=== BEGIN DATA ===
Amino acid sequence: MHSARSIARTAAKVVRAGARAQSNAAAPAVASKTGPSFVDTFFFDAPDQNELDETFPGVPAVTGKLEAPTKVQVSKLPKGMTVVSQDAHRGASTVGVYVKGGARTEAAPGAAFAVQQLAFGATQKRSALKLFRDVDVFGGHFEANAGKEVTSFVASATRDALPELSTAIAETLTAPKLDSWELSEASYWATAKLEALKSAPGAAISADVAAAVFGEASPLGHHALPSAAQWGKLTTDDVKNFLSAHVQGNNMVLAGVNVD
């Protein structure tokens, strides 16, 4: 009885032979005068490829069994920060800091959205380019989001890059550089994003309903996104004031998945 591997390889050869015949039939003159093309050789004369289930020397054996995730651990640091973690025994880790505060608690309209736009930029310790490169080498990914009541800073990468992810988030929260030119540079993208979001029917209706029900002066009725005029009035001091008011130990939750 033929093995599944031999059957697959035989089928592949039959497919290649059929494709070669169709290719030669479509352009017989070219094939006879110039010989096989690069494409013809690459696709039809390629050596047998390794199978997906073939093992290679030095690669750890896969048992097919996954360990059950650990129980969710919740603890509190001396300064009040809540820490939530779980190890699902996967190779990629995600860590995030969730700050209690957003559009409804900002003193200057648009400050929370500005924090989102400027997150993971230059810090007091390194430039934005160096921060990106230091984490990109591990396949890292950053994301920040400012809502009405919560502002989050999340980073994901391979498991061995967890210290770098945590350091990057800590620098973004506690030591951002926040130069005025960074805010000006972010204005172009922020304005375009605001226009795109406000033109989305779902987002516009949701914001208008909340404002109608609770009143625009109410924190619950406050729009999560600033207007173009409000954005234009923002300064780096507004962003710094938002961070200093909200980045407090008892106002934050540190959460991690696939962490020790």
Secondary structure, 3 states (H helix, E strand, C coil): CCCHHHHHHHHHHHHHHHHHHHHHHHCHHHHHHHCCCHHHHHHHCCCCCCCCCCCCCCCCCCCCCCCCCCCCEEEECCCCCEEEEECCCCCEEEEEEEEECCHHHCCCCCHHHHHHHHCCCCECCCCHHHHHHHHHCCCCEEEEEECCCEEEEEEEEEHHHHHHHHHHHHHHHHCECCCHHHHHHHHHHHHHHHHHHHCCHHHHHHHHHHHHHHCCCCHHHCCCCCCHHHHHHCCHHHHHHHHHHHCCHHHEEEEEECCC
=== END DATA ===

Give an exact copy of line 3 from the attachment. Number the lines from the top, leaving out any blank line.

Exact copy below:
Secondary structure, 3 states (H helix, E strand, C coil): CCCHHHHHHHHHHHHHHHHHHHHHHHCHHHHHHHCCCHHHHHHHCCCCCCCCCCCCCCCCCCCCCCCCCCCCEEEECCCCCEEEEECCCCCEEEEEEEEECCHHHCCCCCHHHHHHHHCCCCECCCCHHHHHHHHHCCCCEEEEEECCCEEEEEEEEEHHHHHHHHHHHHHHHHCECCCHHHHHHHHHHHHHHHHHHHCCHHHHHHHHHHHHHHCCCCHHHCCCCCCHHHHHHCCHHHHHHHHHHHCCHHHEEEEEECCC